Hydroponics: Soilless Production of Crops

(a description in which plants can be produced in containers filled with water and a number of other non-soil contents)

Raising plants in a non-soil situation allows for more plants in a limited amount of space:

  • Food crops will mature more rapidly and produce greater results.
  • Water and fertilizer are conserved because they can be used again.
  • Plants don't need soil as much as they require the reserves of nutrients and moisture.
  • Soil quite often tends to leach water and nutrients away from plants, making the application of correct amounts of a fertilizer very difficult.
  • In hydroponics, the necessary nutrients are dissolved in water, and this solution is applied to the plants in exact doses at prescribed intervals.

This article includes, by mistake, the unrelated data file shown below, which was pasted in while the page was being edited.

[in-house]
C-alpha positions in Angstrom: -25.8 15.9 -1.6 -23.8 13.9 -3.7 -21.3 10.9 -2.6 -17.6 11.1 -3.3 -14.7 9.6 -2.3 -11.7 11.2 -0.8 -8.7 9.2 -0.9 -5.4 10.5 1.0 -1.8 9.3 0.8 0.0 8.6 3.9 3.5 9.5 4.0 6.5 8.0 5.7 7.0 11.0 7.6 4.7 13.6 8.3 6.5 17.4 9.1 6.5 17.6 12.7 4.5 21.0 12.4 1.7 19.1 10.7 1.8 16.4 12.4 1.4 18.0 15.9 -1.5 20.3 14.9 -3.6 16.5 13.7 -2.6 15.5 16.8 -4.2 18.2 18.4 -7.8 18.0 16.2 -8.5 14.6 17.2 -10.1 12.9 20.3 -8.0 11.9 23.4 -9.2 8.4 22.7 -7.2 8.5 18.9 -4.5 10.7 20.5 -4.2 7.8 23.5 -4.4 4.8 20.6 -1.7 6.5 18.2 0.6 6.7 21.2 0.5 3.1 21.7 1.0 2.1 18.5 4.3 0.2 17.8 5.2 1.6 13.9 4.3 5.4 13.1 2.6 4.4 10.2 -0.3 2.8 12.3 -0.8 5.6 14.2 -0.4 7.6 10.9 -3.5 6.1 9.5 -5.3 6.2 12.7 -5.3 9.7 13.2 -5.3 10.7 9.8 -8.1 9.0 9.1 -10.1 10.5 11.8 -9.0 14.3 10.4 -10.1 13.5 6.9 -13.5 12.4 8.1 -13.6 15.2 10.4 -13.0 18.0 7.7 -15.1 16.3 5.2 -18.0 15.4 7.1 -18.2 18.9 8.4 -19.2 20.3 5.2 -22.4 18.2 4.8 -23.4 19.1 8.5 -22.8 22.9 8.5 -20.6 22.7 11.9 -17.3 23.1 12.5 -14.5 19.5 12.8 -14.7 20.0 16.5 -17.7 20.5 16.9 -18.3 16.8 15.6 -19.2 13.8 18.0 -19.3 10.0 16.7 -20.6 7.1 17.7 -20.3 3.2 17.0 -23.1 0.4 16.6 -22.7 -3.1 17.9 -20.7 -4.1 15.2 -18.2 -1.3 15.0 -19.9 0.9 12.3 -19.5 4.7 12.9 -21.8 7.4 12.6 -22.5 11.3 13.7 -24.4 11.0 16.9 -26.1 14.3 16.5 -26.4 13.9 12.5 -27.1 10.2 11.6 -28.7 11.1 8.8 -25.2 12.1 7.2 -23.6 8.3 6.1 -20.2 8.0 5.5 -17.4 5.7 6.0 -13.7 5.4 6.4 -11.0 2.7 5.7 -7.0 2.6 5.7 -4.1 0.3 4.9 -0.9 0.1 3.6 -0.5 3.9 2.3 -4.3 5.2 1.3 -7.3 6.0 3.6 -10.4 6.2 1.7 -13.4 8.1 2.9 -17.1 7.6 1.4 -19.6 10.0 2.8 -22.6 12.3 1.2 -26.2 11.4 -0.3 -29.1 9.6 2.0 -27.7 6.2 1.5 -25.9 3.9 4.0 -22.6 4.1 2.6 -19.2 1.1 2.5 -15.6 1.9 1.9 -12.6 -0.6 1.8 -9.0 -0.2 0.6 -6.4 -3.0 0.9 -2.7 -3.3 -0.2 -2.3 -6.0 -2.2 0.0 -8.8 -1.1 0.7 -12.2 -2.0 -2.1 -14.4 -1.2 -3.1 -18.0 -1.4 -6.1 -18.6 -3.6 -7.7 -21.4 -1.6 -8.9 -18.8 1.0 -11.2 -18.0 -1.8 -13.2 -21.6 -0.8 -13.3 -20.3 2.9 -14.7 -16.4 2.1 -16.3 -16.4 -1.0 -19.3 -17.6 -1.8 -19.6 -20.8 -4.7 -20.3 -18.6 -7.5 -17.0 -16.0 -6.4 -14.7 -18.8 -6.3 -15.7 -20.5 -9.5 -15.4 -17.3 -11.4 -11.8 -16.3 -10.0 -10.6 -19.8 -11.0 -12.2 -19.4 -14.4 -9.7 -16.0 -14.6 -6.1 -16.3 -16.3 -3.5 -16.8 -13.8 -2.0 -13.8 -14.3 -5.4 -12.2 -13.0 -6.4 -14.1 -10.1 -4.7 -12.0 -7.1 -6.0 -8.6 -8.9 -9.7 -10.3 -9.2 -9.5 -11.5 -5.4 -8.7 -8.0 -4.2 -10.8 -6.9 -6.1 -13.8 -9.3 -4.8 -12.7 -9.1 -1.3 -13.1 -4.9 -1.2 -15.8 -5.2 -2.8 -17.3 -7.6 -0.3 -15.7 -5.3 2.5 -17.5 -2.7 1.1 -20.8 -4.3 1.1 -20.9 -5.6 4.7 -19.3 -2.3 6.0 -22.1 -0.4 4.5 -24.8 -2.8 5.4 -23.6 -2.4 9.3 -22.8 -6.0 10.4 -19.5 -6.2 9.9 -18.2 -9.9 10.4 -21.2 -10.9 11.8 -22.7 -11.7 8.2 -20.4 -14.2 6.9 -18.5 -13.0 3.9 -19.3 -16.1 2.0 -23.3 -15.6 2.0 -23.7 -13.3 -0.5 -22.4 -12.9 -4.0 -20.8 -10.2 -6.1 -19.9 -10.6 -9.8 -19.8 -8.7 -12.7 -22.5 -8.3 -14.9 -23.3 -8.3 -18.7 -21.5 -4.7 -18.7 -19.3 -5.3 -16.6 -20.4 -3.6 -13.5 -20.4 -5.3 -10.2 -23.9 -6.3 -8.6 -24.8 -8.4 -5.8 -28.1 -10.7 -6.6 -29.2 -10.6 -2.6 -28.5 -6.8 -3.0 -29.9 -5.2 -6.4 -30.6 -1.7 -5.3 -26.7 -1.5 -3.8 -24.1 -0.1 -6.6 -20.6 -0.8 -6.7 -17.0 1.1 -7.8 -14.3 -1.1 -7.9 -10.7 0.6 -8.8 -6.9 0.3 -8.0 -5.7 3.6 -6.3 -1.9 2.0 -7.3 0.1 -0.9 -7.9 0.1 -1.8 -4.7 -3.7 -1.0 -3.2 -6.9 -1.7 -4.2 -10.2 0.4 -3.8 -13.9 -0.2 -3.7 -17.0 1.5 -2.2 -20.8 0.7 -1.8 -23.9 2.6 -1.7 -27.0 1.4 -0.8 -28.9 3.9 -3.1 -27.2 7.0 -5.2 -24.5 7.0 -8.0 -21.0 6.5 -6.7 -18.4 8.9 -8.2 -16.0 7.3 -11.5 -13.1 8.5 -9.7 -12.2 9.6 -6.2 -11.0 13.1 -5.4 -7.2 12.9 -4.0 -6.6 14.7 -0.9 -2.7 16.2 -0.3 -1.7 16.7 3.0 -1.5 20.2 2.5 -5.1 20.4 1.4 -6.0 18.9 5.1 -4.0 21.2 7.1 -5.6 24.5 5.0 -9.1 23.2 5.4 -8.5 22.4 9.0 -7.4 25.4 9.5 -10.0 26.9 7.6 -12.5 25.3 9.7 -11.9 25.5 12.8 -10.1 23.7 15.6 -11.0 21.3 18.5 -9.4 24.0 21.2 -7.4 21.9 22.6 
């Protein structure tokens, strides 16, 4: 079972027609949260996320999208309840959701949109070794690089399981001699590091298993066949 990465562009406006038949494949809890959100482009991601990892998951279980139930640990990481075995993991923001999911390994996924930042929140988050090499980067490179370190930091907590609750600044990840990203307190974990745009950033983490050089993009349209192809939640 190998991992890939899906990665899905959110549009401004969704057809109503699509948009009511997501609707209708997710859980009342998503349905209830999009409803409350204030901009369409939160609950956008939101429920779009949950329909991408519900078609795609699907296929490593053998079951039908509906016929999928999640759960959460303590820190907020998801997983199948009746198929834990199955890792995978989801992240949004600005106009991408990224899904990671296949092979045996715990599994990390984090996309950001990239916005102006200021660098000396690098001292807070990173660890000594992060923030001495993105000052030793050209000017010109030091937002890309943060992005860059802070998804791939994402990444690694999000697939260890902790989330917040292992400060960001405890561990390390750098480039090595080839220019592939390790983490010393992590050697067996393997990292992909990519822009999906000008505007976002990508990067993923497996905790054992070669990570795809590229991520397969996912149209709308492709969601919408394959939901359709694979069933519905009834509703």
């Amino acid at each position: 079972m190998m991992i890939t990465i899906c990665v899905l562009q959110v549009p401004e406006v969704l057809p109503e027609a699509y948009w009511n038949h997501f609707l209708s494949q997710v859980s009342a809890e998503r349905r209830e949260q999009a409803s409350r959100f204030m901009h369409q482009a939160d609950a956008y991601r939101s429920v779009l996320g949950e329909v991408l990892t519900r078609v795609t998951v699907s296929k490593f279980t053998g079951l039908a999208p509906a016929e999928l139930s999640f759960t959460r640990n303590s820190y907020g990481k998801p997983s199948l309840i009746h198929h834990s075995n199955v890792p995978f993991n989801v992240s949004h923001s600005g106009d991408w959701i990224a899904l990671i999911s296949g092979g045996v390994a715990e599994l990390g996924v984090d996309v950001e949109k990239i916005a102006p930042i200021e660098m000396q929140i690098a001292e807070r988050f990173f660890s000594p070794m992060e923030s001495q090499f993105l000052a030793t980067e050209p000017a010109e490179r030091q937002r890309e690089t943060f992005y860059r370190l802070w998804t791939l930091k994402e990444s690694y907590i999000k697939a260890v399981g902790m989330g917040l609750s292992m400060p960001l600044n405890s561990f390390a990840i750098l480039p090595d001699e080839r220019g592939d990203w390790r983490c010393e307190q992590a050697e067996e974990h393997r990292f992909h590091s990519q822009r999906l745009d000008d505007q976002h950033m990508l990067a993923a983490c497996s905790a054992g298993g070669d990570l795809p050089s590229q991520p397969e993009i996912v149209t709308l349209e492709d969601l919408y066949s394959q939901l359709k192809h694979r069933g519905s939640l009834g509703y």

• Until 1936, raising plants in a water and nutrient solution was a practice restricted to laboratories, where it was used to facilitate the study of plant growth and root development.
  • In that year, Dr. W.F. Gericke, working in the laboratories of the University of California, succeeding in growing twenty-five foot tomato vines in large basins containing water and nutrient solutions.
  • It was Dr. Gericke who invented the name for this discovery.
  • Formed from two Greek words, hydroponics can be roughly translated as meaning "water working".
  • Between the time of his discovery and the onset of American involvement in World War II, Dr. Gericke and a number of other scientists were able to develop hydroponics from a concept into a sophisticated, successful system.
—Compiled from excerpts found in the introduction of
Hydroponics, Soilless Gardening by Richard E. Nicholls;
Running Press; Philadelphia, Pennsylvania; 1977; pages 10 and 11.

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